On Tuesday, voters passed legislation to legalize recreational marijuana in California, Massachusetts, Maine, and Nevada, which could pave the way for cannabis-based businesses to expand nationally. Arizona was the only state out of the five that included the issue on its ballot on Tuesday to reject legalization.
Small businesses in individual states comprise most of the legal cannabis industry, according to The New York Times. However, due to federal law concerning controlled substances, traveling across state lines, even to neighboring states or states that have already legalized medicinal or recreational marijuana, can be tricky. Business expansion is possible, but there are plenty of obstacles.
Dixie Brands, a Denver-based company that creates products such as drinks, chocolates, and lotions infused with tetrahydrocannabinol (THC), the psychoactive ingredient in marijuana, is one business looking to build a national presence.
Chuck Smith, a co-founder of Dixie Brands, told the Times that in order to expand legally, his company owns and runs anything business-related that doesn’t “touch the plant.” Then, a local site grows and processes the plant specifically for Dixie Brands. This way, the company can oversee quality control without breaking federal laws.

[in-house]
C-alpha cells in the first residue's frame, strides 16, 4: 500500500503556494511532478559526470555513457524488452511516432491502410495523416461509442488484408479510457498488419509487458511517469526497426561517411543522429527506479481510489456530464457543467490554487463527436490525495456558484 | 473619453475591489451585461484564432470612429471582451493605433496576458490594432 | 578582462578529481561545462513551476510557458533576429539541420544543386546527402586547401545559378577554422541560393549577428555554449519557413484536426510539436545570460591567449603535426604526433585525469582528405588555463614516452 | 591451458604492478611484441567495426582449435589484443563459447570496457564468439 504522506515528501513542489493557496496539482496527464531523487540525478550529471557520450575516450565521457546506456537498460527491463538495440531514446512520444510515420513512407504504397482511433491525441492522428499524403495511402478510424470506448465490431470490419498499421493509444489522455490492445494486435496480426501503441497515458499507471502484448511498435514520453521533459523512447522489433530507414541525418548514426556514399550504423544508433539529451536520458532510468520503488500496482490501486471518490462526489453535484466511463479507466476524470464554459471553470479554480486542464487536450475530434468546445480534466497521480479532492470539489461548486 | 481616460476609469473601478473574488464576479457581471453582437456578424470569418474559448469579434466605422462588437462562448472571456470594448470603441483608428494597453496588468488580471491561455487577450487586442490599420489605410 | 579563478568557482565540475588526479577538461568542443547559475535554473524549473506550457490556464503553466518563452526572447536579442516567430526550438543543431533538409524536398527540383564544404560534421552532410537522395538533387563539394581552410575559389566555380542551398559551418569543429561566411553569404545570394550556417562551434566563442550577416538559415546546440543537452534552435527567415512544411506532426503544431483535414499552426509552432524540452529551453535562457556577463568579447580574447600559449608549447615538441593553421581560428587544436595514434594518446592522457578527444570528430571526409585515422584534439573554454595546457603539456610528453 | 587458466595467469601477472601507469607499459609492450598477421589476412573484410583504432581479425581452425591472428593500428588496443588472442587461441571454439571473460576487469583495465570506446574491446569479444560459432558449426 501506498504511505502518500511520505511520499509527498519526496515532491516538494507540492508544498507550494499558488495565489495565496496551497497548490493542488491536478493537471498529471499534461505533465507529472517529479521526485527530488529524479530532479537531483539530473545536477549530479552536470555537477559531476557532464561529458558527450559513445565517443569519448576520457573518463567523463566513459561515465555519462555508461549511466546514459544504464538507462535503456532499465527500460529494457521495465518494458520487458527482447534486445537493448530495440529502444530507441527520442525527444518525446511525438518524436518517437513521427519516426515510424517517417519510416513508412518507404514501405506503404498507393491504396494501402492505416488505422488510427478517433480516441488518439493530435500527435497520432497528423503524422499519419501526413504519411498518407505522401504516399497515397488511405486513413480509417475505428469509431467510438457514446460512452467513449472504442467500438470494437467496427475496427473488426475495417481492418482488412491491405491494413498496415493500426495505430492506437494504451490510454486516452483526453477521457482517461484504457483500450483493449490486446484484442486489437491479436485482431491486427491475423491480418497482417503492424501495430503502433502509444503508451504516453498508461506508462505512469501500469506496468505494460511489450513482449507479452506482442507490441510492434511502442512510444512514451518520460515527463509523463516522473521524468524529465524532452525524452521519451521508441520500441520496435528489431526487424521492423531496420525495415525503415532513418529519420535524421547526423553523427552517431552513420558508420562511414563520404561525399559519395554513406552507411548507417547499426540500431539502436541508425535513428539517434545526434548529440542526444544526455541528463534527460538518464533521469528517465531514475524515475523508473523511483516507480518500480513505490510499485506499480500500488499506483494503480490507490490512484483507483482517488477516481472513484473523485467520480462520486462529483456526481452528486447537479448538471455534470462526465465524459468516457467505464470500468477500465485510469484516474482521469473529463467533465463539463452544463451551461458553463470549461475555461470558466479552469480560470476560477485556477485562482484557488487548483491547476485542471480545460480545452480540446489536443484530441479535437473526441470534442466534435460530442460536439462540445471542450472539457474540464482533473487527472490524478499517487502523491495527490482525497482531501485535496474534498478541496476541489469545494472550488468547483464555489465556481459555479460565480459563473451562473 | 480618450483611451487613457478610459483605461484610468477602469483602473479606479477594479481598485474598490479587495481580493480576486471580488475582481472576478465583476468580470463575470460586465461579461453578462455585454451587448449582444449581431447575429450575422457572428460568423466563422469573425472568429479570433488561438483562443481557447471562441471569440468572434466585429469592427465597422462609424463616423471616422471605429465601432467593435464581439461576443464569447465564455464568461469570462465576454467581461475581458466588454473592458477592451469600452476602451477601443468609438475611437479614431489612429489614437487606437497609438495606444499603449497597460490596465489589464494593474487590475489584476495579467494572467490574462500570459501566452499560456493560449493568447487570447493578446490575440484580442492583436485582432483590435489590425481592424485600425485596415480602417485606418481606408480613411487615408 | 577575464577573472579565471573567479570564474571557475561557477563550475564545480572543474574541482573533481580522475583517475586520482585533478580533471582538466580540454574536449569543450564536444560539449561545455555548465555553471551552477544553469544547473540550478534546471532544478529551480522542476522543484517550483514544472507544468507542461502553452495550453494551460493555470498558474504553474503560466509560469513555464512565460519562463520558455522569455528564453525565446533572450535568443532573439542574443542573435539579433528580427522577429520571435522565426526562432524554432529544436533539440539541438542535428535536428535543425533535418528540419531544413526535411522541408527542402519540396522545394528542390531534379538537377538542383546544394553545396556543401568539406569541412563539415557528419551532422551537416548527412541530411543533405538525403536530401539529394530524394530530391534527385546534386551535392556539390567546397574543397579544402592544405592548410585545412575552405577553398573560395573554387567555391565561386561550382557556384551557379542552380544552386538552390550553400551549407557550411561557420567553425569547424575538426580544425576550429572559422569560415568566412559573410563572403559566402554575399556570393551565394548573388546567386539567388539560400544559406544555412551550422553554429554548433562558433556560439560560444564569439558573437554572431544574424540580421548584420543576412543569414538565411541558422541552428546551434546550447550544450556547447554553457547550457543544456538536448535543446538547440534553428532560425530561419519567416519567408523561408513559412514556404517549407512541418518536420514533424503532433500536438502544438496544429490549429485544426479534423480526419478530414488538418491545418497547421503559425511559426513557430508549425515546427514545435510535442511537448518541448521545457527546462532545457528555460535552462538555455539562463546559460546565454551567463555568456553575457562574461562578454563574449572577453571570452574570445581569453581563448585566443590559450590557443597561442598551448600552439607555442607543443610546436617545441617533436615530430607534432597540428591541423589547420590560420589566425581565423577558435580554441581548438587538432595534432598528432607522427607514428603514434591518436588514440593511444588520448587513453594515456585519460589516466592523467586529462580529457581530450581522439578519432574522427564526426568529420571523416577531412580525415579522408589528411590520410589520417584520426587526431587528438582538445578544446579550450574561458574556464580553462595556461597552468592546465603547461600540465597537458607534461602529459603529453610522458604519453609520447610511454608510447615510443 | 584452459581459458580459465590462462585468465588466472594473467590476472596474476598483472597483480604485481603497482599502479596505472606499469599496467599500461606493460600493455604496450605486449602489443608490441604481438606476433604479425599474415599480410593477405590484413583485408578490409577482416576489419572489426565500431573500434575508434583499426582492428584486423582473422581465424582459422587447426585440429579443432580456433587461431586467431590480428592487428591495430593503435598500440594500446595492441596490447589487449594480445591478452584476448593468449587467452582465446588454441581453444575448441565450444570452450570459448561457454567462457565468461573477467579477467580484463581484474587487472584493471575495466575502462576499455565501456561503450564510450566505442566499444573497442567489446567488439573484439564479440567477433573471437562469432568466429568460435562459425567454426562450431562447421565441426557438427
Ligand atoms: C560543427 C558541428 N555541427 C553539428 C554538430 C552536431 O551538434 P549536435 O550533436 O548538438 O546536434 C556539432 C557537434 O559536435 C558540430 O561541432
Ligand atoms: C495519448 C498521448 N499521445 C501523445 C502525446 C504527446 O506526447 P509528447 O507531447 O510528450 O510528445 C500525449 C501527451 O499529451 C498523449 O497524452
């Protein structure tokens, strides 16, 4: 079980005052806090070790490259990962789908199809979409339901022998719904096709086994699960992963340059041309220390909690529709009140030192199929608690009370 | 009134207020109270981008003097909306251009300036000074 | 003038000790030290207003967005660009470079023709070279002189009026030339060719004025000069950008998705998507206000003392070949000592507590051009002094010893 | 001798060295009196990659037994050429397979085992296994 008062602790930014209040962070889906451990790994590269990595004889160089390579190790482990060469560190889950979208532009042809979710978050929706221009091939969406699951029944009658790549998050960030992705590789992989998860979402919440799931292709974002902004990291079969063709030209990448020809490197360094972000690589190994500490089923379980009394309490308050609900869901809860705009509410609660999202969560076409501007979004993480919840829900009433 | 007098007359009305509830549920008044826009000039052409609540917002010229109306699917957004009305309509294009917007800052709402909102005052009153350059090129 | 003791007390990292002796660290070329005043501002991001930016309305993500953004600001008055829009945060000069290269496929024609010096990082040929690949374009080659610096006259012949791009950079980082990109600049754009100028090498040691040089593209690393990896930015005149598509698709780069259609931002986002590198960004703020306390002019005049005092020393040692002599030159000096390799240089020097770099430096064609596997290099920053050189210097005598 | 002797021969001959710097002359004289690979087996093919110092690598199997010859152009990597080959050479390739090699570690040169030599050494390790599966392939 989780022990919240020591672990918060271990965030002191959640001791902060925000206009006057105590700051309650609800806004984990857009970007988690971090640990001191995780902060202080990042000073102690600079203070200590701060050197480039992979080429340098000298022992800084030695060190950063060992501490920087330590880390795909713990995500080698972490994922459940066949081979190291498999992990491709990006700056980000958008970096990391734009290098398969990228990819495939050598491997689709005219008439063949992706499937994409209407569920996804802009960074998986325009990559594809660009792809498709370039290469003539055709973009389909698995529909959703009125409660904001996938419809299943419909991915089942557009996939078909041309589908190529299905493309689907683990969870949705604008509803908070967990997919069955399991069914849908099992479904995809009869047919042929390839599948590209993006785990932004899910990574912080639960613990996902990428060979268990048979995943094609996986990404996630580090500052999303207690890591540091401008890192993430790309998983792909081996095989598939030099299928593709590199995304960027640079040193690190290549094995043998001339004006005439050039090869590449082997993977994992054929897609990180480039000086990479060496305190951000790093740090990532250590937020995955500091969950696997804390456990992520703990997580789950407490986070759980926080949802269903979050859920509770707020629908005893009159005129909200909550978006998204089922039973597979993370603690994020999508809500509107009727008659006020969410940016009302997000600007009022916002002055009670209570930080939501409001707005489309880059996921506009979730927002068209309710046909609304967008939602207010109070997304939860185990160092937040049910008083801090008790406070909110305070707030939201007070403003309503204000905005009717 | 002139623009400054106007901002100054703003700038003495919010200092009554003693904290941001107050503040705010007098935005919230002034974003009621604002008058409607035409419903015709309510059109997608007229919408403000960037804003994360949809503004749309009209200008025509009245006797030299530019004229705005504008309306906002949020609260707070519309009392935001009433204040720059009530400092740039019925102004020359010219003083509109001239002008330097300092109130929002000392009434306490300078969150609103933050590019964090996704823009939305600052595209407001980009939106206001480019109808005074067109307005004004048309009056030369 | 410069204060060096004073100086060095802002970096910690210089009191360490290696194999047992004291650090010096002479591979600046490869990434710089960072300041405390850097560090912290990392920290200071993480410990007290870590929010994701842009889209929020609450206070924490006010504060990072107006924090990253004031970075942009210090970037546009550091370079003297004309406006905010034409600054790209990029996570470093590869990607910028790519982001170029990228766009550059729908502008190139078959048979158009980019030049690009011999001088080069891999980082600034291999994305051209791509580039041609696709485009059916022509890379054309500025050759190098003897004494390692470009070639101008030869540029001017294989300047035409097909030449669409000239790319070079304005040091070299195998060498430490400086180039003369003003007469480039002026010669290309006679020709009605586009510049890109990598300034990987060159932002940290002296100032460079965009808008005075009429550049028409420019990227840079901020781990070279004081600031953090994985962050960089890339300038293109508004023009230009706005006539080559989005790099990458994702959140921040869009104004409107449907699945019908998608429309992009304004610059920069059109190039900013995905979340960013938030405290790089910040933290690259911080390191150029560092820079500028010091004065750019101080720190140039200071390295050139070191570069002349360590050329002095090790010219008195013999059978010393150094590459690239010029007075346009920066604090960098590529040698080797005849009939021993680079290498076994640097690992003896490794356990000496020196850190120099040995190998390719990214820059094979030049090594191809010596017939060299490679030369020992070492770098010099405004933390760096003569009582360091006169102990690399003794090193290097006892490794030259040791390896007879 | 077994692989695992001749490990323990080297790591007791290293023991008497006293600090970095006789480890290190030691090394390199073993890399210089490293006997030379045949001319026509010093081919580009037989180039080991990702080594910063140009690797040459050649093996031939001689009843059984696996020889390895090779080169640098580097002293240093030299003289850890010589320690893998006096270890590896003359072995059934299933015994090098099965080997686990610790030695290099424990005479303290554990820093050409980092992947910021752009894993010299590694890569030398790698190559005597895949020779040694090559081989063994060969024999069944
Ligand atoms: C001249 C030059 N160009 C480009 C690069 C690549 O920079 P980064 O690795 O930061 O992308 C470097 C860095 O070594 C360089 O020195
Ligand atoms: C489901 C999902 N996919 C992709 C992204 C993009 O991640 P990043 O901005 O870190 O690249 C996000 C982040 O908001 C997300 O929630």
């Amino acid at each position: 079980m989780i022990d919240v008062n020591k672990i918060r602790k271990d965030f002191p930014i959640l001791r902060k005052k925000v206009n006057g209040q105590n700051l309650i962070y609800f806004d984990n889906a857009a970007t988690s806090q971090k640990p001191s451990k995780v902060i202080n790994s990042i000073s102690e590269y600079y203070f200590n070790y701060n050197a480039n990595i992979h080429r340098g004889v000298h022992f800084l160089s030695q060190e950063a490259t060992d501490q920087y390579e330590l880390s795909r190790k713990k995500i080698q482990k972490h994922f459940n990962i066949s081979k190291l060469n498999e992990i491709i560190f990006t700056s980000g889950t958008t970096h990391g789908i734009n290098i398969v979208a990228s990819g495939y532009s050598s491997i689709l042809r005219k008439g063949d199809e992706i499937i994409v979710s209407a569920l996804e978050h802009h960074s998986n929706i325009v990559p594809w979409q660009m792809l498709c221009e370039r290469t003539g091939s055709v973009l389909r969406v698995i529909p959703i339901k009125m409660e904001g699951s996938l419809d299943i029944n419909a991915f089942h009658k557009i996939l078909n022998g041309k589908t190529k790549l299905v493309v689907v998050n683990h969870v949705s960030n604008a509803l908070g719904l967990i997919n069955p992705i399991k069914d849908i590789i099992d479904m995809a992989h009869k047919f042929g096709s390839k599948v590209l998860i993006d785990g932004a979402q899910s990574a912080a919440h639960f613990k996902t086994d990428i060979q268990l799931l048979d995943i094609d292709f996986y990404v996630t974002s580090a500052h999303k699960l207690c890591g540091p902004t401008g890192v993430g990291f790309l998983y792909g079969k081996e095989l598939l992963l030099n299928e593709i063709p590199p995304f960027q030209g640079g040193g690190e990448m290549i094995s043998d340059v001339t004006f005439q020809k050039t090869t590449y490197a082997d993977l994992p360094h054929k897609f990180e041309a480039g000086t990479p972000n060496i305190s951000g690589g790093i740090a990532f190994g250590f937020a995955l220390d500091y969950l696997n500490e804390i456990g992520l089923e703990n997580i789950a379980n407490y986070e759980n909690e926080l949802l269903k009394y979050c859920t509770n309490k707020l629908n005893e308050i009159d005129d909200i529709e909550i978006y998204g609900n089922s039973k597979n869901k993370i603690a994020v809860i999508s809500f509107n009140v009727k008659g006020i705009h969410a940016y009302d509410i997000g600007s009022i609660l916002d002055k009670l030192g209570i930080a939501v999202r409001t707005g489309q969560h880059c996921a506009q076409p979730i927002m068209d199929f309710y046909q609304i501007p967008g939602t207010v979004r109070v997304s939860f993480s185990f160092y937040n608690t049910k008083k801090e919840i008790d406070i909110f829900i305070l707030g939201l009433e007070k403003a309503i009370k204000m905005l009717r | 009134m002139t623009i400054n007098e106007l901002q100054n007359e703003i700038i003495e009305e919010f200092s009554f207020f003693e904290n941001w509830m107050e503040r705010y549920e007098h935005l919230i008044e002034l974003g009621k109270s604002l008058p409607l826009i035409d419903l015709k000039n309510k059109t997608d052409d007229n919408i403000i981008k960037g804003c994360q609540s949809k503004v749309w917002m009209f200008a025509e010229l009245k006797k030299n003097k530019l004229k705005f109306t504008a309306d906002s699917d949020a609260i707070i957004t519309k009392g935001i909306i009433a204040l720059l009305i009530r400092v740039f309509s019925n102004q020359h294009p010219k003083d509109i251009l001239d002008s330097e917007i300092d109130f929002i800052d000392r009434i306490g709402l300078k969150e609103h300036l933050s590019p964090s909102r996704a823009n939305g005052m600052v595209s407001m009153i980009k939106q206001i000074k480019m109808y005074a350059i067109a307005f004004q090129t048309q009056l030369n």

Even though marijuana has been legalized in some form in 28 states and Washington, D.C., some companies are just avoiding the hassle of expanding altogether. The California-based Défoncé Chocolatier plans to manufacture and produce only in state for now.
The legalization of recreational marijuana continues to open doors for hemp products in the food and drink industry. (Hemp also comes from the cannabis plant, but does not contain THC.) However, restrictions about growing the plant blocks the industry’s possibilities.
Arkansas, Florida, North Dakota, and Montana also legalized the use of medicinal marijuana on Tuesday.